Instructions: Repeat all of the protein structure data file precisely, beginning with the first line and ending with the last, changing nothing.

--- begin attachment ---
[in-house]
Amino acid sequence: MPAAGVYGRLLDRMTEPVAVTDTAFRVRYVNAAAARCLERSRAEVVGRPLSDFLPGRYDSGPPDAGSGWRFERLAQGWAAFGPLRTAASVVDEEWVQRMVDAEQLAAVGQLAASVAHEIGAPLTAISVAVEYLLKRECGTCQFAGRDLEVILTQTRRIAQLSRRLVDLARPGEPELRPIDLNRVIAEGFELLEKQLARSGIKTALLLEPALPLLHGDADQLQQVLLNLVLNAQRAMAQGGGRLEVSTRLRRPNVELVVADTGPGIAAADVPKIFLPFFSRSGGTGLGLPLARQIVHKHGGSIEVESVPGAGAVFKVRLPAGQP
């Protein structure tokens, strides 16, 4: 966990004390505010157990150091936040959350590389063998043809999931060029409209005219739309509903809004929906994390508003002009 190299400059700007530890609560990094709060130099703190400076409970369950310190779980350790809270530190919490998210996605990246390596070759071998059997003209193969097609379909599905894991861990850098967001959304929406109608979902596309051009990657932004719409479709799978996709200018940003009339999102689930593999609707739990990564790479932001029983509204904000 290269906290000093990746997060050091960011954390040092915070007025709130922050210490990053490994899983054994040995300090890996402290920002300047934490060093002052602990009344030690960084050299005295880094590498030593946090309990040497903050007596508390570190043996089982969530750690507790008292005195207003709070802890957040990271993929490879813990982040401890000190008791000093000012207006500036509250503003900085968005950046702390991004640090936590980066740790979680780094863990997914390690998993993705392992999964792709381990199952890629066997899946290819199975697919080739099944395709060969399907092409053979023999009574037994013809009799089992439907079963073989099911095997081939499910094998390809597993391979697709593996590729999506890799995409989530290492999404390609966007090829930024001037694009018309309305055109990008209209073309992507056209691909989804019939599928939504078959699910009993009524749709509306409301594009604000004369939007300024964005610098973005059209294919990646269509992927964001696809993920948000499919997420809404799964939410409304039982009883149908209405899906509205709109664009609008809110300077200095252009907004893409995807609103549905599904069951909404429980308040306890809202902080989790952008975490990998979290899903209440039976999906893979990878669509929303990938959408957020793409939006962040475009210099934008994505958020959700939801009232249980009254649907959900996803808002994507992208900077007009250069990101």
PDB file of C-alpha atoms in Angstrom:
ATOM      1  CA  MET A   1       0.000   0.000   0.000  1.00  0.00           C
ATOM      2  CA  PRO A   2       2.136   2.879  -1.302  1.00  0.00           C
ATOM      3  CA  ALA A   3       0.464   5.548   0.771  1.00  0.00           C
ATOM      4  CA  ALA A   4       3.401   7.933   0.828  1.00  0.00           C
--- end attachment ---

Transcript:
[in-house]
Amino acid sequence: MPAAGVYGRLLDRMTEPVAVTDTAFRVRYVNAAAARCLERSRAEVVGRPLSDFLPGRYDSGPPDAGSGWRFERLAQGWAAFGPLRTAASVVDEEWVQRMVDAEQLAAVGQLAASVAHEIGAPLTAISVAVEYLLKRECGTCQFAGRDLEVILTQTRRIAQLSRRLVDLARPGEPELRPIDLNRVIAEGFELLEKQLARSGIKTALLLEPALPLLHGDADQLQQVLLNLVLNAQRAMAQGGGRLEVSTRLRRPNVELVVADTGPGIAAADVPKIFLPFFSRSGGTGLGLPLARQIVHKHGGSIEVESVPGAGAVFKVRLPAGQP
């Protein structure tokens, strides 16, 4: 966990004390505010157990150091936040959350590389063998043809999931060029409209005219739309509903809004929906994390508003002009 190299400059700007530890609560990094709060130099703190400076409970369950310190779980350790809270530190919490998210996605990246390596070759071998059997003209193969097609379909599905894991861990850098967001959304929406109608979902596309051009990657932004719409479709799978996709200018940003009339999102689930593999609707739990990564790479932001029983509204904000 290269906290000093990746997060050091960011954390040092915070007025709130922050210490990053490994899983054994040995300090890996402290920002300047934490060093002052602990009344030690960084050299005295880094590498030593946090309990040497903050007596508390570190043996089982969530750690507790008292005195207003709070802890957040990271993929490879813990982040401890000190008791000093000012207006500036509250503003900085968005950046702390991004640090936590980066740790979680780094863990997914390690998993993705392992999964792709381990199952890629066997899946290819199975697919080739099944395709060969399907092409053979023999009574037994013809009799089992439907079963073989099911095997081939499910094998390809597993391979697709593996590729999506890799995409989530290492999404390609966007090829930024001037694009018309309305055109990008209209073309992507056209691909989804019939599928939504078959699910009993009524749709509306409301594009604000004369939007300024964005610098973005059209294919990646269509992927964001696809993920948000499919997420809404799964939410409304039982009883149908209405899906509205709109664009609008809110300077200095252009907004893409995807609103549905599904069951909404429980308040306890809202902080989790952008975490990998979290899903209440039976999906893979990878669509929303990938959408957020793409939006962040475009210099934008994505958020959700939801009232249980009254649907959900996803808002994507992208900077007009250069990101």
PDB file of C-alpha atoms in Angstrom:
ATOM      1  CA  MET A   1       0.000   0.000   0.000  1.00  0.00           C
ATOM      2  CA  PRO A   2       2.136   2.879  -1.302  1.00  0.00           C
ATOM      3  CA  ALA A   3       0.464   5.548   0.771  1.00  0.00           C
ATOM      4  CA  ALA A   4       3.401   7.933   0.828  1.00  0.00           C